Annatto Seed

Coronado Spice & Tea

$ 3.50 

  • Annatto Seed
  • Annatto Seed

This variant is currently sold out

Description/Taste


Annatto pods grow at the ends of woody stems on a small shrub-like plant. Before the seed pods form, the plant is covered in white, five-petaled flowers. The seed pods look like fuzzy strawberries, growing in clusters of a dozen or more. Annatto pods are heart-shaped and are bright red to a reddish-brown when mature. Once the pods are fully mature, they split open to reveal tiny, 5 millimeters long, triangular brick red seeds. The seeds are pungent, and have a slightly peppery flavor with a hint of nutmeg. They are covered with a slightly waxy, clay-like substance that produces a bright yellow or orange stain.

Seasons/Availability


Annatto seeds are available in the spring and through the early fall months.

Current Facts


Annatto, is a spice that comes from a plant also known as Achiote in Mexico or Atsuwete in the Philippines. Botanically, the tree is known as Bixa orellana. Annatto is most commonly known as a natural food colorant used to give cheddar cheese its orange tint. The bright dye from the seeds was once used by the ancient Mayans as war paint, which may be where the nickname ‘lipstick plant’ came from. While the seeds are inedible, they are used to impart flavor and color to dishes around the world.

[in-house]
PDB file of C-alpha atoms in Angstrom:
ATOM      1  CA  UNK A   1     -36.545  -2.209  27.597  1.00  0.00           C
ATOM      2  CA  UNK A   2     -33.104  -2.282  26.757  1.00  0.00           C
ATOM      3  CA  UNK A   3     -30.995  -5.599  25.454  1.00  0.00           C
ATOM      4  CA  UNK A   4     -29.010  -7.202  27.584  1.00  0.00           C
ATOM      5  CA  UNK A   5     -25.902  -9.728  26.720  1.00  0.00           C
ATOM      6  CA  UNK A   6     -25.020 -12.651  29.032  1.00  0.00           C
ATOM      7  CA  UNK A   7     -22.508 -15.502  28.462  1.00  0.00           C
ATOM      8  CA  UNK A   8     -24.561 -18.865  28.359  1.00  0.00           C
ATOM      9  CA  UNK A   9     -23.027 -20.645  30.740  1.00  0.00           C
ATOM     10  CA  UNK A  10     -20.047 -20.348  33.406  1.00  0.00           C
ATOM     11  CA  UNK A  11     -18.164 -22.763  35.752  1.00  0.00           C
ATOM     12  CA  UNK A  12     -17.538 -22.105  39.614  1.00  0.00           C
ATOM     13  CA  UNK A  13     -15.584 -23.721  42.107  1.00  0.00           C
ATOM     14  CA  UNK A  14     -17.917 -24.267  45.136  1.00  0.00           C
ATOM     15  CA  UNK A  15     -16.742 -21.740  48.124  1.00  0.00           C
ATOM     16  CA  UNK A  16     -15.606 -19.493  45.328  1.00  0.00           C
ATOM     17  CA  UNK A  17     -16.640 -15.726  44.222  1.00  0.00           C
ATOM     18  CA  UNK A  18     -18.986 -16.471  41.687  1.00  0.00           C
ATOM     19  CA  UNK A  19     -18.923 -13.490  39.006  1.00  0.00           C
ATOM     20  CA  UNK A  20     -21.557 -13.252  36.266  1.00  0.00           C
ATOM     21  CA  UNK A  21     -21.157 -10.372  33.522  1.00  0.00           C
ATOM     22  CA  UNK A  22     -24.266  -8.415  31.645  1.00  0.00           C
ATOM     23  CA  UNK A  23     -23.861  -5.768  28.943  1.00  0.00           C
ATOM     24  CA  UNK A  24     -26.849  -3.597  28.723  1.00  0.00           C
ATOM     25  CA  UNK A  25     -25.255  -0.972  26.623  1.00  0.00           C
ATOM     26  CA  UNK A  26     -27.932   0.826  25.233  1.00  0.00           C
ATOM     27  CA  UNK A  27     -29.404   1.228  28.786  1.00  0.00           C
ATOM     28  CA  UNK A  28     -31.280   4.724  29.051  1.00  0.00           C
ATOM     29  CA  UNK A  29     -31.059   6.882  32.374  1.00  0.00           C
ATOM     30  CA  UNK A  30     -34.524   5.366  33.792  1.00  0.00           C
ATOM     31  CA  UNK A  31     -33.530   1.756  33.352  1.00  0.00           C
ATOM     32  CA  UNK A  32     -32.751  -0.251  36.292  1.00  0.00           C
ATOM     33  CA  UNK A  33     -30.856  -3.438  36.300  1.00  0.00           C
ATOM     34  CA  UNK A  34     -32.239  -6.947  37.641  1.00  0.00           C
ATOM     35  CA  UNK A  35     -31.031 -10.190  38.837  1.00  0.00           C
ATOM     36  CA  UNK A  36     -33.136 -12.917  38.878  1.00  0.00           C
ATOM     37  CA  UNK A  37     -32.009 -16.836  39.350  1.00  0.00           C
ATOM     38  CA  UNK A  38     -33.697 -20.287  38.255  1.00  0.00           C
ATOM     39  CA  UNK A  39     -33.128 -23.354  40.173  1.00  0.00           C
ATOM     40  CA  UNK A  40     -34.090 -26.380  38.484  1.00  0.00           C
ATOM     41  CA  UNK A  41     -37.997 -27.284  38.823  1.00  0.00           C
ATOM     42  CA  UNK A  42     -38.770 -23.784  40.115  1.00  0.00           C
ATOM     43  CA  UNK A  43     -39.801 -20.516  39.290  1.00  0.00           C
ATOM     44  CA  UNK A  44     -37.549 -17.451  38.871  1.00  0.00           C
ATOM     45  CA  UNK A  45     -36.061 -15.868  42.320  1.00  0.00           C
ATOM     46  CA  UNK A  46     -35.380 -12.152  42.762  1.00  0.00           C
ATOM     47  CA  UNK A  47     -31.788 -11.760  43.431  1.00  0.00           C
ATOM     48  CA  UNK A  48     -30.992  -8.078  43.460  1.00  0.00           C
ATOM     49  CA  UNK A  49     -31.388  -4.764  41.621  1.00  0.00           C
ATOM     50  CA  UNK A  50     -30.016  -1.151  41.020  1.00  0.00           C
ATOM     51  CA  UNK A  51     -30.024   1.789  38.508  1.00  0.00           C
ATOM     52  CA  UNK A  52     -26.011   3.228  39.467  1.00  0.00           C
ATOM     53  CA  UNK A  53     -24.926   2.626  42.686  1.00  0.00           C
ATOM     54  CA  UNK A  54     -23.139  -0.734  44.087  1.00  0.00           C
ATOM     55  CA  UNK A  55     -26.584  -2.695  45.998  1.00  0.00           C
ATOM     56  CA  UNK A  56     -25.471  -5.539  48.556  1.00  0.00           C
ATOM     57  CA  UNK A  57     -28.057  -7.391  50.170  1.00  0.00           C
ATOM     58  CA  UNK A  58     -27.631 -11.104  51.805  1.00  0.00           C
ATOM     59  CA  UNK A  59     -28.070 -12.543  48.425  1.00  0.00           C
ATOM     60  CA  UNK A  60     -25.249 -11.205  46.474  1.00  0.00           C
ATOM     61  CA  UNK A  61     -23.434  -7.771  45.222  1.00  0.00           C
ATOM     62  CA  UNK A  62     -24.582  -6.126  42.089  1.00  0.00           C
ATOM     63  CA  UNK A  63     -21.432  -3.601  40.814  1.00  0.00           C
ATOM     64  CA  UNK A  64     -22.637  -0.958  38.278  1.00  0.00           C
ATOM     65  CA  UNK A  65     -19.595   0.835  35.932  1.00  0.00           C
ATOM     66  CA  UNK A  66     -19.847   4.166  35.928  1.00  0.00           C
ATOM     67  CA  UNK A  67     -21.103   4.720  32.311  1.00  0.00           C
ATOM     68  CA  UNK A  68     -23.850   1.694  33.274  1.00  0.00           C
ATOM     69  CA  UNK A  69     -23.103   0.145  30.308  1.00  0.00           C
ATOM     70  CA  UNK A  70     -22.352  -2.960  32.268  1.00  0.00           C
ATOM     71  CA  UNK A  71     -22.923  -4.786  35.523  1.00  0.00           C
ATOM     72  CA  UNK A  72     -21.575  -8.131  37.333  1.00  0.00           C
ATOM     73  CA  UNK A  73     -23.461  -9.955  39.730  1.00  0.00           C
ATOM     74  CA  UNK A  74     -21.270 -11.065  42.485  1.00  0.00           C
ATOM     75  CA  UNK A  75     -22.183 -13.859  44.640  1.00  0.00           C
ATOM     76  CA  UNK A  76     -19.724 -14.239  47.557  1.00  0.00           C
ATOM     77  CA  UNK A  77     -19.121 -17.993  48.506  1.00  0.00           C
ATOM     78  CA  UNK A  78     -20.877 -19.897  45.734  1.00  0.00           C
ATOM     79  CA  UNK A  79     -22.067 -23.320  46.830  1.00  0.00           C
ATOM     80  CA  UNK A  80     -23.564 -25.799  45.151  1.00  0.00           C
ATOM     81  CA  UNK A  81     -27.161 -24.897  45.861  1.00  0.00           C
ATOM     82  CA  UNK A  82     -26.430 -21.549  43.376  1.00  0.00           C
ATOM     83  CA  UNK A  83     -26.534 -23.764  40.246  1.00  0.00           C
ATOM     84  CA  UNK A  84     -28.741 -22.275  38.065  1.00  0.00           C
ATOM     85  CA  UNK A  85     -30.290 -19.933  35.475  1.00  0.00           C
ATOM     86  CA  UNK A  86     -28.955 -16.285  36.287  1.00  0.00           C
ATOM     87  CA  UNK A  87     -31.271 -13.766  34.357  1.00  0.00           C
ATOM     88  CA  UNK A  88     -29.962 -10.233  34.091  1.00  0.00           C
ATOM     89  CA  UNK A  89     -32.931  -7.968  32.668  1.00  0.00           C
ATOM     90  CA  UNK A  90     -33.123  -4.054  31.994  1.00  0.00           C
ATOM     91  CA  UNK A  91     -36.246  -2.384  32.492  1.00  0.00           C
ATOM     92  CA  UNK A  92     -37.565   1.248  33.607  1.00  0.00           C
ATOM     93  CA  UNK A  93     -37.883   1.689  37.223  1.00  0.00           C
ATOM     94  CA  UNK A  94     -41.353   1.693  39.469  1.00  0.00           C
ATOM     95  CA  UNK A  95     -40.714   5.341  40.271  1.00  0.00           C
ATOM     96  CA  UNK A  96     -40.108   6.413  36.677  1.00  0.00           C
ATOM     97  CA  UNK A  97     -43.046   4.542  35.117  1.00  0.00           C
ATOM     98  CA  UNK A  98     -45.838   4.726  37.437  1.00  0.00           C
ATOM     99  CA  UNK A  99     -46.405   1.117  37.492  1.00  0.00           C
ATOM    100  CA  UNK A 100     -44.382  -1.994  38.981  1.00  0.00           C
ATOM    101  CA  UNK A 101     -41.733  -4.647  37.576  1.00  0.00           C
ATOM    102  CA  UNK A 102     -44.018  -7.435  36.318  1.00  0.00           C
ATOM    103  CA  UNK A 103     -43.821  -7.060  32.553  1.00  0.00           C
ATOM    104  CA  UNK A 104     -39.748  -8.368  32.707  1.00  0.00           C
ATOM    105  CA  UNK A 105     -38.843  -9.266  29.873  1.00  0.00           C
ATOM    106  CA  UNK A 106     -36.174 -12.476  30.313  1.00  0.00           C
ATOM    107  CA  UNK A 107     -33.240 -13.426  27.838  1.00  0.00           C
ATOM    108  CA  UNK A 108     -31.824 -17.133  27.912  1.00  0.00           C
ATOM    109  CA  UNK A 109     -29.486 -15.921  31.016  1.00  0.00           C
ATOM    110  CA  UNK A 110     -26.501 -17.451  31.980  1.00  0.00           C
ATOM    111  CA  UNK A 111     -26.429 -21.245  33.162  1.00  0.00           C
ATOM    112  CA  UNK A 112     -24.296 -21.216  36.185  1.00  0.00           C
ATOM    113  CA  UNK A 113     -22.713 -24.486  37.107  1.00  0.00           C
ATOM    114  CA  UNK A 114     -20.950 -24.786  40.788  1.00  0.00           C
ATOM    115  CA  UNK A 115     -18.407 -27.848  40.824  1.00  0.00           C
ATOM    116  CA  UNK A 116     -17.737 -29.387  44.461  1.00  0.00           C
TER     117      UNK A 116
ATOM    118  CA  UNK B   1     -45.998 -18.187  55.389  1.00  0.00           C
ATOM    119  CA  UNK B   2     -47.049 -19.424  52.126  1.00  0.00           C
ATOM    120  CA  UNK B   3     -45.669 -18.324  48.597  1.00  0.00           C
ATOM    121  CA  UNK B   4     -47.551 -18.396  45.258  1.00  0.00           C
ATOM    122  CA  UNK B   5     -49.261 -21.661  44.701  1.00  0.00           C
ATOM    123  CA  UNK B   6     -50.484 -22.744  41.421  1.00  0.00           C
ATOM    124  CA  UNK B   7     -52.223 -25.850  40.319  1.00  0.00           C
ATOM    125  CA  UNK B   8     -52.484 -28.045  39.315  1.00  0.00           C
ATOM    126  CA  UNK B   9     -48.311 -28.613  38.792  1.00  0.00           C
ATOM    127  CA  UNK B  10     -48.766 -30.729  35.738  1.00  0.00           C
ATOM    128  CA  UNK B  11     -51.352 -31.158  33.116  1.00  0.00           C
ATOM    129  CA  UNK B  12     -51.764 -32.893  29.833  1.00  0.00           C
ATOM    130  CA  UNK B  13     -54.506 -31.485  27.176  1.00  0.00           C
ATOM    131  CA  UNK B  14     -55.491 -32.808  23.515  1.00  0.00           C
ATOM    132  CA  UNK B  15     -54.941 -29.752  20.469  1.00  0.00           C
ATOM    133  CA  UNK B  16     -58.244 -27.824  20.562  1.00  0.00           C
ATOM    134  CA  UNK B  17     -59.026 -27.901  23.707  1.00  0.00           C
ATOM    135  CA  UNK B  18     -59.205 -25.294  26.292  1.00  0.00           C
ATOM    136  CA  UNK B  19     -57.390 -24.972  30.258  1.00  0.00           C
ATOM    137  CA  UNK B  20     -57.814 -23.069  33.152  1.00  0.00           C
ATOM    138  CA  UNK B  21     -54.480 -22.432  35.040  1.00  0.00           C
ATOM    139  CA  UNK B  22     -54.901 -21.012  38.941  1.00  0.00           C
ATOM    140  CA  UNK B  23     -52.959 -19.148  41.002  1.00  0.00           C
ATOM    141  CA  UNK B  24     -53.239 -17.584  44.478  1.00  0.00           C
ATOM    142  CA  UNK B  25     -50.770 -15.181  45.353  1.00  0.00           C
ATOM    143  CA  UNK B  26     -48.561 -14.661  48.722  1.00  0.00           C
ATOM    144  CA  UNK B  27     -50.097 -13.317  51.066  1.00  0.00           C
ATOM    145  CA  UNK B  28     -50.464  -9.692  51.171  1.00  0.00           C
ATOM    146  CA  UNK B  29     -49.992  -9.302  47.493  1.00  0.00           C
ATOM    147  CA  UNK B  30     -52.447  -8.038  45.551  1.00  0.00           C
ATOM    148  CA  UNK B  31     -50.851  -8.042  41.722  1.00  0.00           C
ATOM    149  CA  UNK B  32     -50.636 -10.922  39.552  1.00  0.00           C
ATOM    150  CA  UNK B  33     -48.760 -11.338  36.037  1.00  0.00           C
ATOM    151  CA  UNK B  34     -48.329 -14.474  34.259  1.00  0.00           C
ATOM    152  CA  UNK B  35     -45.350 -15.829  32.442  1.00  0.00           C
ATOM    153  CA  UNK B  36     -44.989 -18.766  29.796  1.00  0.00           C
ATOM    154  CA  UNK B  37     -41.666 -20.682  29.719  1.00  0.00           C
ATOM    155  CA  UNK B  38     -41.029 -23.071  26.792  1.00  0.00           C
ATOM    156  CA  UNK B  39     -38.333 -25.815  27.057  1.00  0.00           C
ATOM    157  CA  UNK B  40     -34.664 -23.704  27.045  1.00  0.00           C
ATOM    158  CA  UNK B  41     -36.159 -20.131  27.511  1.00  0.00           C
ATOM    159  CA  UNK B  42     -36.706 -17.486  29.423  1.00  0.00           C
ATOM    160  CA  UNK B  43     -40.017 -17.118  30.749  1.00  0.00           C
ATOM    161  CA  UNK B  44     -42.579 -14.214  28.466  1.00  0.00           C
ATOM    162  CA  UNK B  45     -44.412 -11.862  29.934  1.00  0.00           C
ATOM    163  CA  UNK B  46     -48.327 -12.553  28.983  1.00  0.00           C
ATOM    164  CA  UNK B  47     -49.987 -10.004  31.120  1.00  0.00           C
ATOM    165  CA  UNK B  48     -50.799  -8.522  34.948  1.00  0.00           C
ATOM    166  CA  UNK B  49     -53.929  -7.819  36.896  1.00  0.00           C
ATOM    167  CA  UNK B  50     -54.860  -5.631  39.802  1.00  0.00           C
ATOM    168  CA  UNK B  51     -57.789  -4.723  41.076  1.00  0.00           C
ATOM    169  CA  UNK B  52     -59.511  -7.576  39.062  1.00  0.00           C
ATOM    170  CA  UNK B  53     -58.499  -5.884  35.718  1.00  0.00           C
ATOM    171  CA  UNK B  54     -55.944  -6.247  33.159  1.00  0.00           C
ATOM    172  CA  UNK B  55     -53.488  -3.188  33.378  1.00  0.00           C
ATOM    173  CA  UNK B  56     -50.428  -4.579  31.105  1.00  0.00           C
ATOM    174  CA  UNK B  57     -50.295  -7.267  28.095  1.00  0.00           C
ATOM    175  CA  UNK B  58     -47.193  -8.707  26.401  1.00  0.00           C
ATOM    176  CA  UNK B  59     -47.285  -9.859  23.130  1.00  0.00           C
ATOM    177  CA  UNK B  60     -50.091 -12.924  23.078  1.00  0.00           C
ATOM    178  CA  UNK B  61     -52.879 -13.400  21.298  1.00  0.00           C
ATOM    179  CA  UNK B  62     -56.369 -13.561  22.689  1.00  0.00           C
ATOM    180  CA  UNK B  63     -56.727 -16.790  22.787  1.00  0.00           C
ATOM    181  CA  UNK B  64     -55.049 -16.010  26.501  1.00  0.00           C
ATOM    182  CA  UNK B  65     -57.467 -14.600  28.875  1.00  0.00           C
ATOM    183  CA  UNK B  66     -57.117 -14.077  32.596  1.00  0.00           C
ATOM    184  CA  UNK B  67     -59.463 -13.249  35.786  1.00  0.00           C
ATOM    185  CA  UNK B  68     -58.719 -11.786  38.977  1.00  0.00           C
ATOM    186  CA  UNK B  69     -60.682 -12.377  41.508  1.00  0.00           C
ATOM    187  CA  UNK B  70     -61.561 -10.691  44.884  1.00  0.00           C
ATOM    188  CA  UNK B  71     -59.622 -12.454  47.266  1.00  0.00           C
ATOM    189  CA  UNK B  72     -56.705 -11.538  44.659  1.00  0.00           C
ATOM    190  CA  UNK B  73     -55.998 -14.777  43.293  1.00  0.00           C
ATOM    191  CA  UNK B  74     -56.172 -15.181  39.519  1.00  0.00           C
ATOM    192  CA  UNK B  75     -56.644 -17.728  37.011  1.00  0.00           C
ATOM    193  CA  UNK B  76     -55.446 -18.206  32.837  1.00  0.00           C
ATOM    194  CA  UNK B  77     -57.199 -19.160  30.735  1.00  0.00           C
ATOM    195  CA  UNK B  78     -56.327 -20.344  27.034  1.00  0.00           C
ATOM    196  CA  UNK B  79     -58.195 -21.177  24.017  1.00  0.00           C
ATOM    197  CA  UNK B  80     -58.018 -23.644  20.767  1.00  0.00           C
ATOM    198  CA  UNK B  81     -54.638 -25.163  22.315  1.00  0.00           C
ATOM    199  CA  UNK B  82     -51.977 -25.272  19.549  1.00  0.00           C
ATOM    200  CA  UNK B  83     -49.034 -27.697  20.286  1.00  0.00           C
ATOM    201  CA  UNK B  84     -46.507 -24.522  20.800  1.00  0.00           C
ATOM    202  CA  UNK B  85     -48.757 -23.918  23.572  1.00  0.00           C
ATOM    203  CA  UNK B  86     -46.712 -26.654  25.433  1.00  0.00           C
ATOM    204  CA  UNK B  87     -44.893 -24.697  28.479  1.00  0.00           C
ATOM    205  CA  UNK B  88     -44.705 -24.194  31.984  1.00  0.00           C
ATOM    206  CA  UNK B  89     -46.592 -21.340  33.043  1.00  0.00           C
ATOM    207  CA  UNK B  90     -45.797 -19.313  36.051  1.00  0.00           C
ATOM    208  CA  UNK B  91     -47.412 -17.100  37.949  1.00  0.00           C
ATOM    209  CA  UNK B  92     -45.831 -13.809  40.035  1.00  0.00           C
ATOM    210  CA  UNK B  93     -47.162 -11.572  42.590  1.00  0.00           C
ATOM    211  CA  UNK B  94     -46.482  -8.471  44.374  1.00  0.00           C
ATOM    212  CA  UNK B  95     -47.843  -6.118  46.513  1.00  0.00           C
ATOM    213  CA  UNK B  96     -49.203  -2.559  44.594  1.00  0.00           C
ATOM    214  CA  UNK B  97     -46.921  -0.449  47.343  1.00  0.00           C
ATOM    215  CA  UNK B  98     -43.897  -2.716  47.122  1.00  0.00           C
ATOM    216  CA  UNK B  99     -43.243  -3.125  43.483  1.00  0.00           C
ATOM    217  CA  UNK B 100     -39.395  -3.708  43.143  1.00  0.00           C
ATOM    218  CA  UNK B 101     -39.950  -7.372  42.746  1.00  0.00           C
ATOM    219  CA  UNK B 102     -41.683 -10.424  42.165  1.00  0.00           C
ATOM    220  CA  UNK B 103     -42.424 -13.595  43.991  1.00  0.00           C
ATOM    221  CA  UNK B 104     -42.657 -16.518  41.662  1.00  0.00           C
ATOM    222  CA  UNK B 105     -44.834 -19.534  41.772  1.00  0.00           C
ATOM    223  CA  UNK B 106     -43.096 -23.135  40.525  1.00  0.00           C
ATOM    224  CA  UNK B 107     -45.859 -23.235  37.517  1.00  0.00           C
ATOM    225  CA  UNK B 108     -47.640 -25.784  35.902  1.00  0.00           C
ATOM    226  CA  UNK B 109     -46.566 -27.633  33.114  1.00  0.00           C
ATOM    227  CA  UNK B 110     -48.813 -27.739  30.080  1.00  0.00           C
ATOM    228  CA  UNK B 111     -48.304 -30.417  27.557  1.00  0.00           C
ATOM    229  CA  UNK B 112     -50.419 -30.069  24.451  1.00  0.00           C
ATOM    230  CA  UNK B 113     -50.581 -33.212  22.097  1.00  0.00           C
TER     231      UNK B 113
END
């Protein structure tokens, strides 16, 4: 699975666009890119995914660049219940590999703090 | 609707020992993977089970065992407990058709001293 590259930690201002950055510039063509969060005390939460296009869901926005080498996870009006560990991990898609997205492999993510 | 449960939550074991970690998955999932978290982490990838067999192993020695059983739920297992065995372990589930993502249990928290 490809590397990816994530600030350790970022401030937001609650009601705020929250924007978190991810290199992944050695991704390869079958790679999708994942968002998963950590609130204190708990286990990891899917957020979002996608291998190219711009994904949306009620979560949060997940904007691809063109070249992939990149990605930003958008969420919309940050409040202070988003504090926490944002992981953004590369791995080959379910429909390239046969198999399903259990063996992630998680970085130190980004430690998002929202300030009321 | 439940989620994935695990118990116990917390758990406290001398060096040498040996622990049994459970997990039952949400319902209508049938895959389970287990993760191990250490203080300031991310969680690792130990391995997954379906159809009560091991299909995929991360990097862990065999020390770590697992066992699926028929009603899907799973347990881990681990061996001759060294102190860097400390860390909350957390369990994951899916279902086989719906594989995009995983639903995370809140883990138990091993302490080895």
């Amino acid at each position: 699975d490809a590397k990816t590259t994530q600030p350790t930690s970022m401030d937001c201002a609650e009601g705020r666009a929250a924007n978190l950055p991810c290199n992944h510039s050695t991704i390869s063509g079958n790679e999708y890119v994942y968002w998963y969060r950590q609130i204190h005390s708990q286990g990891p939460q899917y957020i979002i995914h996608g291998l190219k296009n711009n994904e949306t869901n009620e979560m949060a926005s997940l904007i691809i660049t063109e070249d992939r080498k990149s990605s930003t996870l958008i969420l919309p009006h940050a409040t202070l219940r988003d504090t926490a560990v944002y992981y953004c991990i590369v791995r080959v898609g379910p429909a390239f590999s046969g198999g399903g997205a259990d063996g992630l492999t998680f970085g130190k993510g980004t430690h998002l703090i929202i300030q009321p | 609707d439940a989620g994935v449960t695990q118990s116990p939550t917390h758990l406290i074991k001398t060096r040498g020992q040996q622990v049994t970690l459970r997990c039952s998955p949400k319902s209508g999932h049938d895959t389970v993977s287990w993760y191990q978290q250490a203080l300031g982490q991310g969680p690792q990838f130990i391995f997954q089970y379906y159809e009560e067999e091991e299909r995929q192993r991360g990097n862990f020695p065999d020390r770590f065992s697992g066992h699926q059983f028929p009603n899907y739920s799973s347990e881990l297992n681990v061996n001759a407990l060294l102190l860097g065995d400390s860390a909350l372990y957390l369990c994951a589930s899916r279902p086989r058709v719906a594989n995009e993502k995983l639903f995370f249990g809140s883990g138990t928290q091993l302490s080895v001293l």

Nutritional Value


Annatto seeds provide a moderate amount of protein, some calcium and is a good source of iron. The bright color of Annatto seeds indicate high levels of carotenoids, which are powerful antioxidants that help fight cell damage. The two primary carotenoids, and sources of color in the Annatto seeds, are bixin and norbixin. More bixin can mean a more yellow Annatto, while more norbixin can mean a more orange-red hued Annatto. Some people who are sensitive to artificial dyes may also be sensitive to the effects of Annatto.

Applications


Annatto seeds are often used to make achiote oil, which is used in rice dishes and stews. The seeds are steeped in oil as it is heated over the stove for a few minutes at a medium temperature. The seeds will shed their reddish-orange coating, infusing the oil with its color and flavor. Once the seeds have been discarded, the result is an oil with an orangey-yellow hue and tangy flavor. Annatto seeds can also be ground (using a high-powered spice grinder) and blended with black pepper, cumin, cloves, cinnamon, garlic, salt and sour orange juice to make achiote paste. This can be used as a marinade or rub for meats and fish. Seeds can be saved for up to six months when kept in an airtight container.

Ethnic/Cultural Info


Annatto is used commercially for coloring food like rice, desserts, butter, cheese and fabric. It was used by the ancient Aztecs to flavor and intensify the color of their chocolate. A secondary property of Annatto is its preservative qualities, which have been used for centuries to keep food from spoiling.

Geography/History


Annatto is native to the tropical regions of Mexico, Central and South America, as well as parts of the Caribbean. The name Achiote comes from the ancient Nahuatl word achiotl, which the ancient Mexicans used to describe the plant. Spanish mercenaries discovered the plant in South America after plundering Peru and traveling down the Amazon in search of the big currency spice, cinnamon. The Spanish then brought the plant to the Philippines in the 16th or 17th century, where it quickly became a popular spice and coloring agent for local cuisine. Outside of the plant’s native range, Annatto or Achiote seeds are more commonly found packaged in Asian or Latin markets.

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